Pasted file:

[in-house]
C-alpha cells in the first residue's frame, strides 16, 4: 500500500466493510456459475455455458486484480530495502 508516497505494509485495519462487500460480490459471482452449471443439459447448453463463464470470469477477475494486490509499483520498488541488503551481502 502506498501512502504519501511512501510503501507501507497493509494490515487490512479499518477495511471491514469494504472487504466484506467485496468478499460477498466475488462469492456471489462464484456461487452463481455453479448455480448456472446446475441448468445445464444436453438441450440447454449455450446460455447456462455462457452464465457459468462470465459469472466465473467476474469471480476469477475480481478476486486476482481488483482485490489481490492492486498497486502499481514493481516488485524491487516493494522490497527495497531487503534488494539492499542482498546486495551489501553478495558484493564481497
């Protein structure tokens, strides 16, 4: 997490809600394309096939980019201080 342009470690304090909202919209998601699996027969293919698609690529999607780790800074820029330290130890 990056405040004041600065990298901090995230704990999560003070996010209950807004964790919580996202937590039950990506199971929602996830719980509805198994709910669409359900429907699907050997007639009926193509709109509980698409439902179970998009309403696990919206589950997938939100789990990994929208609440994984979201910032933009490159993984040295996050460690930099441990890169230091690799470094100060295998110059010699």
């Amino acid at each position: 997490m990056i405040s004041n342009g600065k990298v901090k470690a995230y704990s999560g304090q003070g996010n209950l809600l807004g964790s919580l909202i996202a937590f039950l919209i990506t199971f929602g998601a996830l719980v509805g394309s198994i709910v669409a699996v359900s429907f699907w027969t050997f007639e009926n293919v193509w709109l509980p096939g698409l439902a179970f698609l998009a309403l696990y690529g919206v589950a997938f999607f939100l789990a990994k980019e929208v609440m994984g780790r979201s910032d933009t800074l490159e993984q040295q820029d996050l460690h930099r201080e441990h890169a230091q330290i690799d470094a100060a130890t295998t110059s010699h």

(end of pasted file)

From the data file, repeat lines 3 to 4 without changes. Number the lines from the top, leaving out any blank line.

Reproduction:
């Protein structure tokens, strides 16, 4: 997490809600394309096939980019201080 342009470690304090909202919209998601699996027969293919698609690529999607780790800074820029330290130890 990056405040004041600065990298901090995230704990999560003070996010209950807004964790919580996202937590039950990506199971929602996830719980509805198994709910669409359900429907699907050997007639009926193509709109509980698409439902179970998009309403696990919206589950997938939100789990990994929208609440994984979201910032933009490159993984040295996050460690930099441990890169230091690799470094100060295998110059010699």
């Amino acid at each position: 997490m990056i405040s004041n342009g600065k990298v901090k470690a995230y704990s999560g304090q003070g996010n209950l809600l807004g964790s919580l909202i996202a937590f039950l919209i990506t199971f929602g998601a996830l719980v509805g394309s198994i709910v669409a699996v359900s429907f699907w027969t050997f007639e009926n293919v193509w709109l509980p096939g698409l439902a179970f698609l998009a309403l696990y690529g919206v589950a997938f999607f939100l789990a990994k980019e929208v609440m994984g780790r979201s910032d933009t800074l490159e993984q040295q820029d996050l460690h930099r201080e441990h890169a230091q330290i690799d470094a100060a130890t295998t110059s010699h």